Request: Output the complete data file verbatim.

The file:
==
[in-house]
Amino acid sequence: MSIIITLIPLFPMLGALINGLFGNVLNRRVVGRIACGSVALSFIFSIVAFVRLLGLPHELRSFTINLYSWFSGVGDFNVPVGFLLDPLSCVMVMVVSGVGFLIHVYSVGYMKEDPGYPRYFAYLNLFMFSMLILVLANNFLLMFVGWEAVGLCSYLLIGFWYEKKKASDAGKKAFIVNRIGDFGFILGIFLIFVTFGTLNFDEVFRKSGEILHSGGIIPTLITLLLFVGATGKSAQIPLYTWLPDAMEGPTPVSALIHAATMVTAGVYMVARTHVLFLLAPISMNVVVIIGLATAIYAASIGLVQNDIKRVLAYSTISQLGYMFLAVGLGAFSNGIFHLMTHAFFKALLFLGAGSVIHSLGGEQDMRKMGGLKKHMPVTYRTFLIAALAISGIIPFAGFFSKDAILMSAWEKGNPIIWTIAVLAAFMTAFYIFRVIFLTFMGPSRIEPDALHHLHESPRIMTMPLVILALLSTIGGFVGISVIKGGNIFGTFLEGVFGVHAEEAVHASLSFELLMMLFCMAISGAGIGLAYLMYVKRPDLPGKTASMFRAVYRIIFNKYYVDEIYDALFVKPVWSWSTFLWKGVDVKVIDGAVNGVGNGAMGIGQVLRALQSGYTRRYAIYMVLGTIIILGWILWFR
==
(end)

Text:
[in-house]
Amino acid sequence: MSIIITLIPLFPMLGALINGLFGNVLNRRVVGRIACGSVALSFIFSIVAFVRLLGLPHELRSFTINLYSWFSGVGDFNVPVGFLLDPLSCVMVMVVSGVGFLIHVYSVGYMKEDPGYPRYFAYLNLFMFSMLILVLANNFLLMFVGWEAVGLCSYLLIGFWYEKKKASDAGKKAFIVNRIGDFGFILGIFLIFVTFGTLNFDEVFRKSGEILHSGGIIPTLITLLLFVGATGKSAQIPLYTWLPDAMEGPTPVSALIHAATMVTAGVYMVARTHVLFLLAPISMNVVVIIGLATAIYAASIGLVQNDIKRVLAYSTISQLGYMFLAVGLGAFSNGIFHLMTHAFFKALLFLGAGSVIHSLGGEQDMRKMGGLKKHMPVTYRTFLIAALAISGIIPFAGFFSKDAILMSAWEKGNPIIWTIAVLAAFMTAFYIFRVIFLTFMGPSRIEPDALHHLHESPRIMTMPLVILALLSTIGGFVGISVIKGGNIFGTFLEGVFGVHAEEAVHASLSFELLMMLFCMAISGAGIGLAYLMYVKRPDLPGKTASMFRAVYRIIFNKYYVDEIYDALFVKPVWSWSTFLWKGVDVKVIDGAVNGVGNGAMGIGQVLRALQSGYTRRYAIYMVLGTIIILGWILWFR